Leading & Innovating in a Flat Organization

Leading & Innovating in a Flat Organization

Axosoft CEO Lawdan Shojaee's Interview on Breaking the Good Girl Syndrome

Imagine a job with no title, no boss and peer-led reviews.  Ten years ago that would have been pure fiction, but it is very real and growing in popularity.

There’s a growing trend among tech companies that are throwing out titles, ranks and structure and replacing it with flat organizations with few layers, titles or leadership positions.  Zappos started the trend, but has begun to grow in popularity and our guest today on Breaking the Good Girl Syndrome,  is leading one of those organizations.

Lawdan Shojaee, CEO of software development company Axosoft joined us (Kathryn Prusinski, VP of Vision Alignment and Patty Azar, Founder and CEO of Vision Alignment) in studio this week to talk about leading in this environment along with the overwhelming popularity of their #ItWasNeverADress campaign. To say we covered a tremendous amount of territory in a small amount of time would be an understatement so you’ll want to listen to it in its entirety, but here is a bit of a teaser as to what you’ll discover.

Why do organizations move away from structure and move towards flat? The answer was quite simple.

  1. Titles more often than not, keep you from innovating.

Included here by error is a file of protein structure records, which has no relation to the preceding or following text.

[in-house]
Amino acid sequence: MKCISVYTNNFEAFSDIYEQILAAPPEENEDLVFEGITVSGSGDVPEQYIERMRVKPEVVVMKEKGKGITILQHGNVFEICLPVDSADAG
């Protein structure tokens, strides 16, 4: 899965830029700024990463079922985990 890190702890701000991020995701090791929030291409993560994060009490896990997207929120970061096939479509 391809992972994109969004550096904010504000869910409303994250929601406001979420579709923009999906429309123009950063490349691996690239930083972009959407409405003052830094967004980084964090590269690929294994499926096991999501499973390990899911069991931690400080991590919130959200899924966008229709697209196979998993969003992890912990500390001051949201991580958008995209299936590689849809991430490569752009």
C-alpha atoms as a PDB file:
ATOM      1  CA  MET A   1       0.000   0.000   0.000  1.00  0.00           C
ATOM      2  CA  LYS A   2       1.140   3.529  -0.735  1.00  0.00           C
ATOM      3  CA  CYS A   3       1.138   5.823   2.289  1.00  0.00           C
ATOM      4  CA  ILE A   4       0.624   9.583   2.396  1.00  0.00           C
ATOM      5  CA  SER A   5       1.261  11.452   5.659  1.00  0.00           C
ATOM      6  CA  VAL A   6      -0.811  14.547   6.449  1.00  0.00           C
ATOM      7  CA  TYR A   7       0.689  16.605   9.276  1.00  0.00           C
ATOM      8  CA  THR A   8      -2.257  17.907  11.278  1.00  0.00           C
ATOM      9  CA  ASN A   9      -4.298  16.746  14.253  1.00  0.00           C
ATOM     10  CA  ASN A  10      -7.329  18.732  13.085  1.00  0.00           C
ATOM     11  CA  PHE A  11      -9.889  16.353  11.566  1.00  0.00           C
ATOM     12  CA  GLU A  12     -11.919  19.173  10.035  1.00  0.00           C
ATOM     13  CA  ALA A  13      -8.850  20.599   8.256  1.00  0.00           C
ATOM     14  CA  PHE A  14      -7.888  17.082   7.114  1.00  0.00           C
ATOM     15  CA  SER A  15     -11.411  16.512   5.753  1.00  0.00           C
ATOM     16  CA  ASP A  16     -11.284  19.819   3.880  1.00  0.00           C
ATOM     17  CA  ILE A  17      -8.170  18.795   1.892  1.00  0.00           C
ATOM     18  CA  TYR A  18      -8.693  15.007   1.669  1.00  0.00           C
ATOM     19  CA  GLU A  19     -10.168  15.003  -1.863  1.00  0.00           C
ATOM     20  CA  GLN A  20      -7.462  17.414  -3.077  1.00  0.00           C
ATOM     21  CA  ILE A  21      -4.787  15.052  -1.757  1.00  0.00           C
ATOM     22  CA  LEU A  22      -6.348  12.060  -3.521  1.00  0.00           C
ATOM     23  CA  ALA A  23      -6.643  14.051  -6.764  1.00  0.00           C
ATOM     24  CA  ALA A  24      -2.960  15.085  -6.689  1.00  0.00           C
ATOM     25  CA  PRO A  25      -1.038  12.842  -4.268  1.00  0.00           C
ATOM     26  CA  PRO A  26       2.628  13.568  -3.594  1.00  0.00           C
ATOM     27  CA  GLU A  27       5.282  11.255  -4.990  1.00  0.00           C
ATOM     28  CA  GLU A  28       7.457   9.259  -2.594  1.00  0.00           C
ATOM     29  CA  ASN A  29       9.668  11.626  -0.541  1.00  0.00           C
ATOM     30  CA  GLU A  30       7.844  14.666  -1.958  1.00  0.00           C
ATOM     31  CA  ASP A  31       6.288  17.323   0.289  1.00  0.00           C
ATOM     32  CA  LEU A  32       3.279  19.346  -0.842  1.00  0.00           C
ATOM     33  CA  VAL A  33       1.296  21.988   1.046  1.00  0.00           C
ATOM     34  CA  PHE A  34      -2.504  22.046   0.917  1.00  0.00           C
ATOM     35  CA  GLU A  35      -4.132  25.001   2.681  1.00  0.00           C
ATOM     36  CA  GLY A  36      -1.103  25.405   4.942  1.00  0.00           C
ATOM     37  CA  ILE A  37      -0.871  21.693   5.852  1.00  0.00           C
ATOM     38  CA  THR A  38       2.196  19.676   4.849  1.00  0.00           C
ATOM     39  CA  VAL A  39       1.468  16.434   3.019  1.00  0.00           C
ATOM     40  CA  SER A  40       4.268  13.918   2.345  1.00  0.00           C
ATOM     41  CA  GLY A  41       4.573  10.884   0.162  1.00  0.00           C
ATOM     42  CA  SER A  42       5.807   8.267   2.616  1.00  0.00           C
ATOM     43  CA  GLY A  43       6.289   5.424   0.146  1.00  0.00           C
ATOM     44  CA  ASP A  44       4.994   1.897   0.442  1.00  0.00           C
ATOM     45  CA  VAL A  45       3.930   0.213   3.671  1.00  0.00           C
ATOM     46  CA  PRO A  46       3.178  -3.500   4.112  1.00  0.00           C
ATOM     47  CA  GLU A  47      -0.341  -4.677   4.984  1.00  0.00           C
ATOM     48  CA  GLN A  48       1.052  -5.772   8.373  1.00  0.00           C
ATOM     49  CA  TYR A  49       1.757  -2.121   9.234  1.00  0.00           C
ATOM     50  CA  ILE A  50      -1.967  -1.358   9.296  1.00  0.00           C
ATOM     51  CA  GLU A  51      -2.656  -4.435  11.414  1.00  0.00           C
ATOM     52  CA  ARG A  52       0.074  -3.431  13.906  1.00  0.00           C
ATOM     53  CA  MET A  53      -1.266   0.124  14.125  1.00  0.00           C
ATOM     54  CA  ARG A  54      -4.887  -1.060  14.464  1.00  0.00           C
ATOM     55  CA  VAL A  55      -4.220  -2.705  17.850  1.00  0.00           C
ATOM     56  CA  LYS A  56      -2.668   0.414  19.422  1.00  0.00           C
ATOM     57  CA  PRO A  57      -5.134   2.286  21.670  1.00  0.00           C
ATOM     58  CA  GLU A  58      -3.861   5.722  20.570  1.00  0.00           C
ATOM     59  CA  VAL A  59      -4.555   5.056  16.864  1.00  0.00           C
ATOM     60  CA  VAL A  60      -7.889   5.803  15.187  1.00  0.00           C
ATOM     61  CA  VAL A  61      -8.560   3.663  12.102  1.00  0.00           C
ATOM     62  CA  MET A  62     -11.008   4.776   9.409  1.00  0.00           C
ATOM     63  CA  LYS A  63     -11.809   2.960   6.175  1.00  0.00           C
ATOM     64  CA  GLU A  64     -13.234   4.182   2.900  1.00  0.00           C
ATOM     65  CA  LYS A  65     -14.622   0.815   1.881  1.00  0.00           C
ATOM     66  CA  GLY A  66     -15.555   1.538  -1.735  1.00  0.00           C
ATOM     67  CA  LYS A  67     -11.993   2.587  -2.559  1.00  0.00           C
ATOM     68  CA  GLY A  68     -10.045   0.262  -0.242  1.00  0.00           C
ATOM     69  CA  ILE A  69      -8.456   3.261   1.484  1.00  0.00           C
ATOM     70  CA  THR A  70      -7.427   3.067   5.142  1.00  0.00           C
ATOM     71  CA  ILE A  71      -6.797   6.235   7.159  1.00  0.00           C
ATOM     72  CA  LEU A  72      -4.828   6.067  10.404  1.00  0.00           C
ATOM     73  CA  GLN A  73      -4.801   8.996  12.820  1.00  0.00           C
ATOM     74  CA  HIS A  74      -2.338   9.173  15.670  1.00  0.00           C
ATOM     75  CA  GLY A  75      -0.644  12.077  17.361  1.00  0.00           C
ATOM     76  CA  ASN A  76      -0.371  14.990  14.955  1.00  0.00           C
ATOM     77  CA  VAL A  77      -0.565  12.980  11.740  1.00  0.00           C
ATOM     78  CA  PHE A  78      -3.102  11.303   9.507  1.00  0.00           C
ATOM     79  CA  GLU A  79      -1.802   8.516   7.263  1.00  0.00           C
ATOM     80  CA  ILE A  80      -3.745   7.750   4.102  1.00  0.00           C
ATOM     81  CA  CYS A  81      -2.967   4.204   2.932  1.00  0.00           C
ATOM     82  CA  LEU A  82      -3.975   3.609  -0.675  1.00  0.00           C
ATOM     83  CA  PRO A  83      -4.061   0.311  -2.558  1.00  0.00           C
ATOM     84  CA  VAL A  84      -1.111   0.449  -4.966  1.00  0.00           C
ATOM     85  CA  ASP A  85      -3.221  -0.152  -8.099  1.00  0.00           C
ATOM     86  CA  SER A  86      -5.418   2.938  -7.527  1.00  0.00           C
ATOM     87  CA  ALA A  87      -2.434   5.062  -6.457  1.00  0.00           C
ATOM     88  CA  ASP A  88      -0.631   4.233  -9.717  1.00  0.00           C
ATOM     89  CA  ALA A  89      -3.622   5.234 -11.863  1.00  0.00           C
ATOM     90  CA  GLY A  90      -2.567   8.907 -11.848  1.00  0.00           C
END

2. As you move up the ladder, you move away from innovating and you lose your edge.  Flat incentivizes you to keep challenging yourself.
  3. Titles empower some and limit others. Removing titles allows everyone to feel empowered to innovate. People are no longer restricted to create based only upon their role. If they have an idea and it fits within their strategic road map they are charged with moving ahead.
  4. Titles and structures slow people down as they try and gain the proper approvals and executive sign-offs to new ideas. In a flat structure, all you need to do is have an idea and convince a team to join you in building and executing.

The answer to our next question really surprised us but after peeling back the layers, it made all the sense in the world. We asked who were the most difficult people to convert (thinking she might say those who are more tenured etc). Her answer was incredibly insightful as to one of the most important components to successfully innovating through a flat organization.

“The most difficult people to convert are the ones not working here” was Lawdan’s response. “If you don’t see the vision and don’t value what it brings to the organization, I can’t hire you.”

This simple but powerful statement is one that is often overlooked by recruiters and hiring managers across all industries. You must spend the time discerning if someone would be a good fit within the organization. If you hire simply based upon skill, you will struggle with many bad hires. It’s about finding people who share your vision, your culture and can find a home in your company.  That CAN’T be seen on a resume.

Finally, we spent time talking about their recent social media phenomenon “It was never a dress.” If you want to know more about this social media campaign that drew 18 million impressions in 24 hours, listen to the full episode.

Stay on the cutting edge of software development by getting innovative tips, trends and stories delivered to your inbox every month!

Agile project management software
Plan, develop, review, and ship fast

Visit Axosoft.com

Legendary suite of developer tools
GitKraken Git GUI, Boards & Timelines

Visit GitKraken.com